Which Joe gave his name to ‘sloppy joes’? We look at five interesting sandwiches and their lexical origins.
An act of searching a person for concealed items such as weapons or illegal drugs, made by passing the hands over their clothing.
- ‘Everyone was subject to bag checks and a pat-down.’
- ‘A lengthy check entails, an embarrassing pat-down follows.’
- ‘The passengers knew she was not a threat and doubtless the poor fool assigned to give her a security patdown and inspect her shoes knew she was no threat, yet the system built around airport security chooses randomly.’
- ‘She pushed the pistol in his back and gave him a surprisingly expert pat-down with her free hand.’
- ‘After a quick pat-down and car search, they directed him to his destination.’
- ‘Several security guards want to give me a rigorous patdown before I'm allowed into the Olympic Park to watch the First Night Fireworks from what will one day be my local park.’
- ‘Some searching questions, a patdown and a longish wait in a shed later, I'm in.’
- ‘More recently, the Transportation Security Administration has made headlines with a change in its pat-down policies.’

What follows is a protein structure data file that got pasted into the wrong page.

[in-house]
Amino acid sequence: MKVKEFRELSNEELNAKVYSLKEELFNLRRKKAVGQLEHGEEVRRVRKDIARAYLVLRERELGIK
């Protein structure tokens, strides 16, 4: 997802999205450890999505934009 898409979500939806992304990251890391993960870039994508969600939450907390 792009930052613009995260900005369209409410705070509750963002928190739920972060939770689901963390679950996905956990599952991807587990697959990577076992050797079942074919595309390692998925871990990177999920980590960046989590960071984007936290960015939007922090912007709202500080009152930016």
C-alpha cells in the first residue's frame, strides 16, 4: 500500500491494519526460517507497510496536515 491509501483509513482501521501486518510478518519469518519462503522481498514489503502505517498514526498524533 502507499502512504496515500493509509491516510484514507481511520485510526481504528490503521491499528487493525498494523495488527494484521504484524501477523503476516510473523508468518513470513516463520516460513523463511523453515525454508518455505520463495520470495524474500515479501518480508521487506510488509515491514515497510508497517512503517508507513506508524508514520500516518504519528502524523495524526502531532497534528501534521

- ‘Pay up, pass through the security patdown, and wait for the lift.’
- ‘Border regulations allow agents to ask questions, look inside your car, ask you for your passport, and do a patdown.’
- ‘Nope, they then did a full-body wand and patdown, ran my boarding pass through a computer, and then finally took a dust swab off my shoes to run through a computer.’
- ‘They can go through a pat-down or they can be scanned by this machine called a backscatter machine.’
- ‘Get there early or be prepared for a long wait before the obligatory pat-down by the stone-faced bouncers.’
- ‘Do we prefer a high technology scan of our person or the physical pat-down?’
- ‘New patdown procedures are in effect tonight after hundreds of women complained they were being groped during the screenings.’
- ‘Passengers can choose between the see-through screen or a pat-down.’
- ‘And forget the pat-down, we're talking about new rules for airport security.’
- ‘Not content with bag searches and scans with hand-held metal detectors, this chap insists on a proper pat-down search.’
- ‘She gives me a patdown, where she finds nothing.’
- ‘Why they need to do a full-body patdown, as opposed to just a scan of your shoes when you decide not to remove your shoes when you go through the metal detector is not clear to me.’
- ‘This could detect a bomb, depending how thorough that pat-down is.’
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The definitions of ‘buddy’ and ‘bro’ in the OED have recently been revised. We explore their history and increase in popularity.